The Copenhagen interpretation is a collection of views about the meaning of quantum mechanics, stemming from the work of Niels Bohr, Werner Heisenberg, Max Born, and others. The term "Copenhagen interpretation" was apparently coined by Heisenberg during the 1950s to refer to ideas developed in the 1925–1927 period, glossing over his disagreements with Bohr.^{[80]}^{[81]}^{[82]}^{[83]} Consequently, there is no definitive historical statement of what the interpretation entails. Features common across versions of the Copenhagen interpretation include the idea that quantum mechanics is intrinsically indeterministic, with probabilities calculated using the Born rule, and the principle of complementarity, which states that objects have certain pairs of complementary properties that cannot all be observed or measured simultaneously.^{[84]} Moreover, the act of "observing" or "measuring" an object is irreversible, and no truth can be attributed to an object, except according to the results of its measurement. A particular experiment can demonstrate particle behavior (passing through a definite slit) or wave behavior (interference), but not both at the same time.^{[85]}^{[86]}^{: 167 }^{[87]} Copenhagen-type interpretations hold that quantum descriptions are objective, in that they are independent of physicists' personal beliefs and other arbitrary mental factors.^{[86]}^{: 85–90 }

The results from the most basic double slit experiment, the observation of an interference pattern, is explained by wave interference from the two paths to the screen from each of the two slits.^{[9]} The single-particle results show that the waves are probability amplitudes which square to produce a probability distribution.^{[9]} The particles are discrete and identical; many are needed to build up the full interference pattern.^{[9]} The results from some of the which-way experiments are described as observations of complementarity:^{[88]} modifying the experiment to monitor the slit suppresses the interference pattern.^{[89]}^{: 155 } Other which-way experiments make no mention of complementarity in their analysis.^{[90]}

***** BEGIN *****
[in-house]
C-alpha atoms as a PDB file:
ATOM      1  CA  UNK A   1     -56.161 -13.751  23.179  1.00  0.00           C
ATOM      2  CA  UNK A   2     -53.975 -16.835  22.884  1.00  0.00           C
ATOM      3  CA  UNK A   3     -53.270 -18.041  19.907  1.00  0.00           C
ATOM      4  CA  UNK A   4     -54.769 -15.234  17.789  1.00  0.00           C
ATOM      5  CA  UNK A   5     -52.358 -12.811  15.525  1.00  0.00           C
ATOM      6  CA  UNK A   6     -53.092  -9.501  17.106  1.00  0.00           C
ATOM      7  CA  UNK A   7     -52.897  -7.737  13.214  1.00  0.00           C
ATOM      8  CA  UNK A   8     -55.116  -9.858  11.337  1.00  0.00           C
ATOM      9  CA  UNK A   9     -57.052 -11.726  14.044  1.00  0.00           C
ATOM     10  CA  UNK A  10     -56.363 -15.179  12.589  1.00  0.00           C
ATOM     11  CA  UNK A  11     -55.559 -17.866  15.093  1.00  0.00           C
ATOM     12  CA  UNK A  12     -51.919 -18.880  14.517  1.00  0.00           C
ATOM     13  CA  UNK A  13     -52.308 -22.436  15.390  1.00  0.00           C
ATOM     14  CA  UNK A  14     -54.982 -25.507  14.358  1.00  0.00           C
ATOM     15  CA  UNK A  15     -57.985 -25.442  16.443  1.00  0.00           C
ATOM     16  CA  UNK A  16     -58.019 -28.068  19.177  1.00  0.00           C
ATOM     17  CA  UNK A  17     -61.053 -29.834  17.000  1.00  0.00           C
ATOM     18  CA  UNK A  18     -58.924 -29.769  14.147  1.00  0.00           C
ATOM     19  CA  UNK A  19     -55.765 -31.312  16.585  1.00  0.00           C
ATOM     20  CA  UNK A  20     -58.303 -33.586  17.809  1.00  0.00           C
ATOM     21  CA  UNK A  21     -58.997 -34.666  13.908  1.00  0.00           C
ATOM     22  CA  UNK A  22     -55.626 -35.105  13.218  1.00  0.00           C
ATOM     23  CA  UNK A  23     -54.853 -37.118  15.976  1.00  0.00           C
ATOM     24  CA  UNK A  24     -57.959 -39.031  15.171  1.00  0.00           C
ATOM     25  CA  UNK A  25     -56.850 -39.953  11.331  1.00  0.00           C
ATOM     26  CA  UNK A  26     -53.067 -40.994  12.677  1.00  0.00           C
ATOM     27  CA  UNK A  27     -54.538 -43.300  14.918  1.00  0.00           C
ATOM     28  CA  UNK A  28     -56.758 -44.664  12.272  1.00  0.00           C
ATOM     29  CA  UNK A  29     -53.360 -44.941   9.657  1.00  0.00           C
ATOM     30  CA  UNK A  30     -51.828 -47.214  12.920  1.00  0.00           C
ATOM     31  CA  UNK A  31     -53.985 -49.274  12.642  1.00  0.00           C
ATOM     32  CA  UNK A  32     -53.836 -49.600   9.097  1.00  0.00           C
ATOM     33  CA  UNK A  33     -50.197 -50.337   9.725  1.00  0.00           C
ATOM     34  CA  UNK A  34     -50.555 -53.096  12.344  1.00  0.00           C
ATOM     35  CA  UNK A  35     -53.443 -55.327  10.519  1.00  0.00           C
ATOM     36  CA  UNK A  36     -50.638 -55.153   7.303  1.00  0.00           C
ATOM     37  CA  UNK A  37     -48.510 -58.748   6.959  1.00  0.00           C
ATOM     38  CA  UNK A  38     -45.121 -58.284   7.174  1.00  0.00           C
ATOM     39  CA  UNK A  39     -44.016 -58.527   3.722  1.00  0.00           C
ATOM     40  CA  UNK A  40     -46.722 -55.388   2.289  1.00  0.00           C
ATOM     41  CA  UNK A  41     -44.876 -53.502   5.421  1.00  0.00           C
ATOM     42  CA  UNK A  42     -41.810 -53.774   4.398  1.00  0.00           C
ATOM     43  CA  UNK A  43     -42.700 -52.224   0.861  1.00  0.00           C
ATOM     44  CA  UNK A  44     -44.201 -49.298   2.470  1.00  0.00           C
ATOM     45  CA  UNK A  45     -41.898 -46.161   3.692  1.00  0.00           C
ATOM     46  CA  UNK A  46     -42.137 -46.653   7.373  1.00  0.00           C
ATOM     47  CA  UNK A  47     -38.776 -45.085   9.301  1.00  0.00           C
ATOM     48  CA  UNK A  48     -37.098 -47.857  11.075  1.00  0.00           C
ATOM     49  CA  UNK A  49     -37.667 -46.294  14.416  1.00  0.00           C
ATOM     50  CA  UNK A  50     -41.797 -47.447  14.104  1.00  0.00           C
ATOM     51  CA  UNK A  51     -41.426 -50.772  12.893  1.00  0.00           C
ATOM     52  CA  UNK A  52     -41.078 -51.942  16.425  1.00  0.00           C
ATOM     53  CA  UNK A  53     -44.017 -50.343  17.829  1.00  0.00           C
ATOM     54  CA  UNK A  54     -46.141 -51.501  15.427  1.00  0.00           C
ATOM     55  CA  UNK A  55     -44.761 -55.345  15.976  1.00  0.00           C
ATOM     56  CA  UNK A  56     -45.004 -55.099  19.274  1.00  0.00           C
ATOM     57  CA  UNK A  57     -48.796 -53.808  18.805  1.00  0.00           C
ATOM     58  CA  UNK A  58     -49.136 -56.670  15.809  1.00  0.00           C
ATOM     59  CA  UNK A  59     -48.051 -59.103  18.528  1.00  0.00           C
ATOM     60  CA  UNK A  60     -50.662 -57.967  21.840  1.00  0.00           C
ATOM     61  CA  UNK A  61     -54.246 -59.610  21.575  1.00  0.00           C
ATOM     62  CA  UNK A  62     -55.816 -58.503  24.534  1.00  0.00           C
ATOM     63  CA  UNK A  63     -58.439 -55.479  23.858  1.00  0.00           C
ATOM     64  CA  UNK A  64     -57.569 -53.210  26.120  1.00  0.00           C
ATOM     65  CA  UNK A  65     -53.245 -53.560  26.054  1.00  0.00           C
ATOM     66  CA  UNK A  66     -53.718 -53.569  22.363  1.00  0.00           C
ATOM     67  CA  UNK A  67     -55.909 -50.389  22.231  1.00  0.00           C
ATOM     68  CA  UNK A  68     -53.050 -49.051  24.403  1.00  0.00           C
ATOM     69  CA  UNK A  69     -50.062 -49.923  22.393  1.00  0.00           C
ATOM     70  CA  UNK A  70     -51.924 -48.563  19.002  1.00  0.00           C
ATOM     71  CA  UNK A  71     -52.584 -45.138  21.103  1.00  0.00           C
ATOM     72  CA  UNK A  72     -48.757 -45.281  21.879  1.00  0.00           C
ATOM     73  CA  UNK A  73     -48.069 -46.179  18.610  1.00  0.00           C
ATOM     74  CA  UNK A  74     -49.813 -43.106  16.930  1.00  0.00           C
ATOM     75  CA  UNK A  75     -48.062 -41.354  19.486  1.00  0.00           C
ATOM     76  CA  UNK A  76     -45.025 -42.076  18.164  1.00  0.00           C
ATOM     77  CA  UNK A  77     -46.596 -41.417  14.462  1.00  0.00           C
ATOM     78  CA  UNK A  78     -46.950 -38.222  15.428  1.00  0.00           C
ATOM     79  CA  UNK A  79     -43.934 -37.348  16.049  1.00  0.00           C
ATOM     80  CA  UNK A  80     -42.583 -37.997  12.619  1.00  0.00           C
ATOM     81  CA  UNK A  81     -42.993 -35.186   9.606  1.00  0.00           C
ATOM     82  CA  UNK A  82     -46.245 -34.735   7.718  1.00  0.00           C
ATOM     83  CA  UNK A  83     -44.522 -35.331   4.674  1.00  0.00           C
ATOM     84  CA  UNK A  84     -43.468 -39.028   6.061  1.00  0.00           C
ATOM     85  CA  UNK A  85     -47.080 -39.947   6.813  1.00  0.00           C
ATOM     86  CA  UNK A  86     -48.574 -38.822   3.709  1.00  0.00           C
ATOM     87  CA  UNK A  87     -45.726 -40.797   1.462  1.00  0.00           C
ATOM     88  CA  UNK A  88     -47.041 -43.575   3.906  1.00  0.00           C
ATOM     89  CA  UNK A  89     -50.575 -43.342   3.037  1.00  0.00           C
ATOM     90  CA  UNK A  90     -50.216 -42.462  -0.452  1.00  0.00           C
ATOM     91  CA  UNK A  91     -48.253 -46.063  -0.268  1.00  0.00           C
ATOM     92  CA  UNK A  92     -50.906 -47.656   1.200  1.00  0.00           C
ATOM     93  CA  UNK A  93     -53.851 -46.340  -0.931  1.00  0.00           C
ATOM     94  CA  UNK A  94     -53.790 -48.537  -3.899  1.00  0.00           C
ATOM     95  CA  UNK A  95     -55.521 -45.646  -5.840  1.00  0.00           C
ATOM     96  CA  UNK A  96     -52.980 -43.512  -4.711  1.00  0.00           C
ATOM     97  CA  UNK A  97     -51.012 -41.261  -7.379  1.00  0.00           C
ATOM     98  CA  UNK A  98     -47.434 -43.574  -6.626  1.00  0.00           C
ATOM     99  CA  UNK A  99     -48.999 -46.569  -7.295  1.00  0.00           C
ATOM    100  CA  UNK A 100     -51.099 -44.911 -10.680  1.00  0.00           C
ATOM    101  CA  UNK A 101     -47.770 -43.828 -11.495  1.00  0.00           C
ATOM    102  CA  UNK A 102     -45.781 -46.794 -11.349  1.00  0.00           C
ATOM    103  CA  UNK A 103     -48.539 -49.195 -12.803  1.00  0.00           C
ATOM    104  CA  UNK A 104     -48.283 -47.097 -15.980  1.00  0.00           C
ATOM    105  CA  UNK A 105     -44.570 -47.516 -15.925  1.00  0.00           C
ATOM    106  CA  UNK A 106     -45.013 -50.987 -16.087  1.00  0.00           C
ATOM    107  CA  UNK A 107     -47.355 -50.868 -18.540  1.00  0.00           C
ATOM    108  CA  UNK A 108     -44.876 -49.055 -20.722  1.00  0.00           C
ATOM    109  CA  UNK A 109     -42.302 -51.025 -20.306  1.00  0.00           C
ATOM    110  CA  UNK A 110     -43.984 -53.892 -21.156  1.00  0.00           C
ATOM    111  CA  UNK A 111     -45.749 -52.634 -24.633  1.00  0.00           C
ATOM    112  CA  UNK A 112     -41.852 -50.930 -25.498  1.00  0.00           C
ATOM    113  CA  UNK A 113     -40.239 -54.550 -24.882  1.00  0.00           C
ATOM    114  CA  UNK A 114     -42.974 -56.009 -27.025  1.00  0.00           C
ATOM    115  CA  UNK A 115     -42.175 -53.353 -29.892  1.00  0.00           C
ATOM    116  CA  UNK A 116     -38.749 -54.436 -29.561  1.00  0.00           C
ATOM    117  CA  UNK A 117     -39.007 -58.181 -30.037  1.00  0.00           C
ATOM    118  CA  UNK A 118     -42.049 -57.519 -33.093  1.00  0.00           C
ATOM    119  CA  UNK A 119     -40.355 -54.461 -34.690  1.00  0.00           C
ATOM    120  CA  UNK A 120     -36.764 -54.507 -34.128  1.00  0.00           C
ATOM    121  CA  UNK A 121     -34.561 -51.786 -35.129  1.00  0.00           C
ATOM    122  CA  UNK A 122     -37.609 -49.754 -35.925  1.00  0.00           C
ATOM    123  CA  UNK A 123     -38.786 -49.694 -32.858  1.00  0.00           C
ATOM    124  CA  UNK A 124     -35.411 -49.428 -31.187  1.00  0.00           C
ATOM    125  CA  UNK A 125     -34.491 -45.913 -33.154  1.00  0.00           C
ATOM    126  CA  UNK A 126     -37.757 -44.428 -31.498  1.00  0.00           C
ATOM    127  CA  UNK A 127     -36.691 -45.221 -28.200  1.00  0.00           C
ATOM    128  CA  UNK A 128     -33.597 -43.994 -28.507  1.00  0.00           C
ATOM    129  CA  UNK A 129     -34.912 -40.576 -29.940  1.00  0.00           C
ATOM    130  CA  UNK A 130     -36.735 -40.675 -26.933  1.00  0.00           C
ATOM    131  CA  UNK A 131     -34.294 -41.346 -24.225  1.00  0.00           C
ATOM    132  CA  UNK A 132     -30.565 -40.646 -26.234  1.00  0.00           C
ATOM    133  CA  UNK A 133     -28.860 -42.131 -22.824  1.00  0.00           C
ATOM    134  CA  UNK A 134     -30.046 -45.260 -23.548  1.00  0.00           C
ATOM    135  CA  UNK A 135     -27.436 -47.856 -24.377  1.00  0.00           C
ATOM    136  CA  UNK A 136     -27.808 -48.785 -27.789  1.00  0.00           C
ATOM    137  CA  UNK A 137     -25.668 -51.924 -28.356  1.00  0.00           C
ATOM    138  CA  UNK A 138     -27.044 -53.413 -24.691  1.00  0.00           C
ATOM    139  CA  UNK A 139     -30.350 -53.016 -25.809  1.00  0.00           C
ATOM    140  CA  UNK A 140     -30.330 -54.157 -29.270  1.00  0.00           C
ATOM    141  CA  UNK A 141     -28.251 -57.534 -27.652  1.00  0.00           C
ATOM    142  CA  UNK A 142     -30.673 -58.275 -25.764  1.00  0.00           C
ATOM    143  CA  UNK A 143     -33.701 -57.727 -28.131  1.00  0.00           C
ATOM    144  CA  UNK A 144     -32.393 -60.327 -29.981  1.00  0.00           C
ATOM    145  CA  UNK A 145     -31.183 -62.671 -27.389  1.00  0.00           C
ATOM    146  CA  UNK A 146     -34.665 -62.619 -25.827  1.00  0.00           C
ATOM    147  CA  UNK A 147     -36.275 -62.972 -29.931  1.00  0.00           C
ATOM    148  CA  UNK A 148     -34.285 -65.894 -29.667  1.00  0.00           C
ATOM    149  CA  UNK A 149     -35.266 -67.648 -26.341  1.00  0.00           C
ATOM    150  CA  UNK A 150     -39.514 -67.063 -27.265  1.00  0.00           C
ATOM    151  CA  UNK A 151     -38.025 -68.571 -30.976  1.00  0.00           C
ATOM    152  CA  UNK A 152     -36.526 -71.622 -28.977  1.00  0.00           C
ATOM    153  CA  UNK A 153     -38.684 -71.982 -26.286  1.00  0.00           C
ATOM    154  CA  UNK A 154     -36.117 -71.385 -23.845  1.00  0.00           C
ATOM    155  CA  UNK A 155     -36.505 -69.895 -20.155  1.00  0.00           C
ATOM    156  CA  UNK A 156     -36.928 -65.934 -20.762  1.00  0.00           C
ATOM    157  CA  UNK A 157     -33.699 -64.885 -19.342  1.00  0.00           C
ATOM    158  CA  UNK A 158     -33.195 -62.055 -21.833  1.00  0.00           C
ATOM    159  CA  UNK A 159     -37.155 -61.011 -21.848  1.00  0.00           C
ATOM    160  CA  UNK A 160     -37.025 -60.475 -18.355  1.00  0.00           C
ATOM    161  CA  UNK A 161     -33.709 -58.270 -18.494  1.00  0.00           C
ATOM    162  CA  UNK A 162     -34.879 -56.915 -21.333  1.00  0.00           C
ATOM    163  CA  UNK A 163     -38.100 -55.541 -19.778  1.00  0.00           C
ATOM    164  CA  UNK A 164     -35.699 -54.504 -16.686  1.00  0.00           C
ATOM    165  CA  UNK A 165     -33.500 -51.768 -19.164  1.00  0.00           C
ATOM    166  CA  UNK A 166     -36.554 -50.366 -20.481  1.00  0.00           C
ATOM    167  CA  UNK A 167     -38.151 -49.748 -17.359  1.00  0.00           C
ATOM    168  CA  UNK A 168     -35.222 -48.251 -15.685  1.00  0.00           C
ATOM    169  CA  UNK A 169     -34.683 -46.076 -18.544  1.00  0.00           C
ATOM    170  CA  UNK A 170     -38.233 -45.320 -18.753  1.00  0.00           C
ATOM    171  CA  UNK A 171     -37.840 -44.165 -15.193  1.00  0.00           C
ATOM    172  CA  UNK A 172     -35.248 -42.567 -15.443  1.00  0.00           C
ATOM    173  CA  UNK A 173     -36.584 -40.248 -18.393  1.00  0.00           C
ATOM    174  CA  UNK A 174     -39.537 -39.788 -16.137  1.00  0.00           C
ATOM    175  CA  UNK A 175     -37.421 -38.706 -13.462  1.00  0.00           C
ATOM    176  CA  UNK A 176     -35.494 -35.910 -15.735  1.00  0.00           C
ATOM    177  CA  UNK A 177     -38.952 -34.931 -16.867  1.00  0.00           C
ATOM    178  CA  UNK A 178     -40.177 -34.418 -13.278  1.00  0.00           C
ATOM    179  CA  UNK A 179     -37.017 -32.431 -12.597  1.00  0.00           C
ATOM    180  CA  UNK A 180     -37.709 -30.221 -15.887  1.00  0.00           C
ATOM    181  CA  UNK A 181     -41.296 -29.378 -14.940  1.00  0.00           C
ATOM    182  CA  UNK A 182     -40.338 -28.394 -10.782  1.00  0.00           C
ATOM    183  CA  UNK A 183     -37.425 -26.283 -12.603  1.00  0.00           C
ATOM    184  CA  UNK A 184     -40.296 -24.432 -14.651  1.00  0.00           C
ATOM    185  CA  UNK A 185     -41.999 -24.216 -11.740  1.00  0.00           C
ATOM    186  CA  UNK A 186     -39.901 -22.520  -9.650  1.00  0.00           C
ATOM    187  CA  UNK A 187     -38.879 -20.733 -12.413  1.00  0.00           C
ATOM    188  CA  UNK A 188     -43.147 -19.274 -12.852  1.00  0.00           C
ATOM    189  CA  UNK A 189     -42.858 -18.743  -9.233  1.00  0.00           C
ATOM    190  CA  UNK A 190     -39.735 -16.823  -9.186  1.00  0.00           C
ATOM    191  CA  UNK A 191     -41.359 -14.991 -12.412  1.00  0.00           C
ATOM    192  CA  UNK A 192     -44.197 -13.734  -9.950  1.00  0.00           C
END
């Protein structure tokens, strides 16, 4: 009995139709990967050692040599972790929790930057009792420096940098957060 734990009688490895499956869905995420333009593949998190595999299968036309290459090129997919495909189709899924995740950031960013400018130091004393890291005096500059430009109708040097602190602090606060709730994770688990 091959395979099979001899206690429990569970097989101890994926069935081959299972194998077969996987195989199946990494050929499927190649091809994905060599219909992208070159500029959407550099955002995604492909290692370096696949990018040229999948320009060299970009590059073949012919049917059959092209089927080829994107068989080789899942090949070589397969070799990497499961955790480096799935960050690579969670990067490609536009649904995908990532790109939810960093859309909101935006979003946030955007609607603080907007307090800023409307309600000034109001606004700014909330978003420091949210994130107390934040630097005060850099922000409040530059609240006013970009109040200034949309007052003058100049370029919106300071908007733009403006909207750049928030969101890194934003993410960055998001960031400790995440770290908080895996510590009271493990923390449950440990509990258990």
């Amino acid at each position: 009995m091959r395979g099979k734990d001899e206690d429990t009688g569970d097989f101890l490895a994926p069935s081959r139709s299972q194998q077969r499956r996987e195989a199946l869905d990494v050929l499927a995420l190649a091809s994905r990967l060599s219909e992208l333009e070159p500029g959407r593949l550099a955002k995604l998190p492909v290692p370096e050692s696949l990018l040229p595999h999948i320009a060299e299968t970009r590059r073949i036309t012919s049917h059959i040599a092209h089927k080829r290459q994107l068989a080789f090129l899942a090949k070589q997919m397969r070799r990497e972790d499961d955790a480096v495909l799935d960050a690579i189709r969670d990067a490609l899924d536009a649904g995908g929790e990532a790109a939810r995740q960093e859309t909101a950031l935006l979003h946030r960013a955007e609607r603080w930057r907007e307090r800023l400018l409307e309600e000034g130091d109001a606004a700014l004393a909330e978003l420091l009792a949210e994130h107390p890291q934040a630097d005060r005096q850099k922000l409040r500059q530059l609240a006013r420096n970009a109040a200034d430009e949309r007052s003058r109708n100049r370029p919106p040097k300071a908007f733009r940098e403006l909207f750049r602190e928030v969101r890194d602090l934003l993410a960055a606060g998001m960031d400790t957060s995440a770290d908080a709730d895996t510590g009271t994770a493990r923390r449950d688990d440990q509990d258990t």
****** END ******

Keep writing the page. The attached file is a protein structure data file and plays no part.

According to the relational interpretation of quantum mechanics, first proposed by Carlo Rovelli,^{[91]} observations such as those in the double-slit experiment result specifically from the interaction between the observer (measuring device) and the object being observed (physically interacted with), not any absolute property possessed by the object. In the case of an electron, if it is initially "observed" at a particular slit, then the observer–particle (photon–electron) interaction includes information about the electron's position. This partially constrains the particle's eventual location at the screen. If it is "observed" (measured with a photon) not at a particular slit but rather at the screen, then there is no "which path" information as part of the interaction, so the electron's "observed" position on the screen is determined strictly by its probability function. This makes the resulting pattern on the screen the same as if each individual electron had passed through both slits.^{[citation needed]}

As with Copenhagen, there are multiple variants of the many-worlds interpretation. The unifying theme is that physical reality is identified with a wavefunction, and this wavefunction always evolves unitarily, i.e., following the Schrödinger equation with no collapses.^{[92]}^{[93]} Consequently, there are many parallel universes, which only interact with each other only through interference. David Deutsch argues that the way to understand the double-slit experiment is that in each universe the particle travels through a specific slit, but its motion is affected by the interference with particles in other universes. This creates the observable fringes.^{[94]} David Wallace, another advocate of the many-worlds interpretation, writes that in the familiar setup of the double-slit experiment the two paths are not sufficiently separated for a description in terms of parallel universes to make sense.^{[95]}

Main article: de Broglie–Bohm theory |

An alternative to the standard understanding of quantum mechanics, the De Broglie–Bohm theory states that particles also have precise locations at all times, and that their velocities are defined by the wave-function. So while a single particle will travel through one particular slit in the double-slit experiment, the so-called "pilot wave" that influences it will travel through both. The two slit de Broglie-Bohm trajectories were first calculated by Chris Dewdney while working with Chris Philippidis and Basil Hiley at Birkbeck College (London).^{[96]} The de Broglie-Bohm theory produces the same statistical results as standard quantum mechanics, but dispenses with many of its conceptual difficulties by adding complexity through an *ad hoc* quantum potential to guide the particles.^{[97]}

While the model is in many ways similar to Schrödinger equation, it is known to fail for relativistic cases^{[98]} and does not account for features such as particle creation or annihilation in quantum field theory. Many authors such as nobel laureates Werner Heisenberg,^{[99]} Sir Anthony James Leggett^{[100]} and Sir Roger Penrose^{[101]} have criticized it for not adding anything new.

More complex variants of this type of approach have appeared, for instance the *three wave hypothesis*^{[102]}^{[103]} of Ryszard Horodecki as well as other complicated combinations of de Broglie and Compton waves.^{[104]}^{[105]}^{[106]} To date there is no evidence that these are useful.

Bohmian trajectories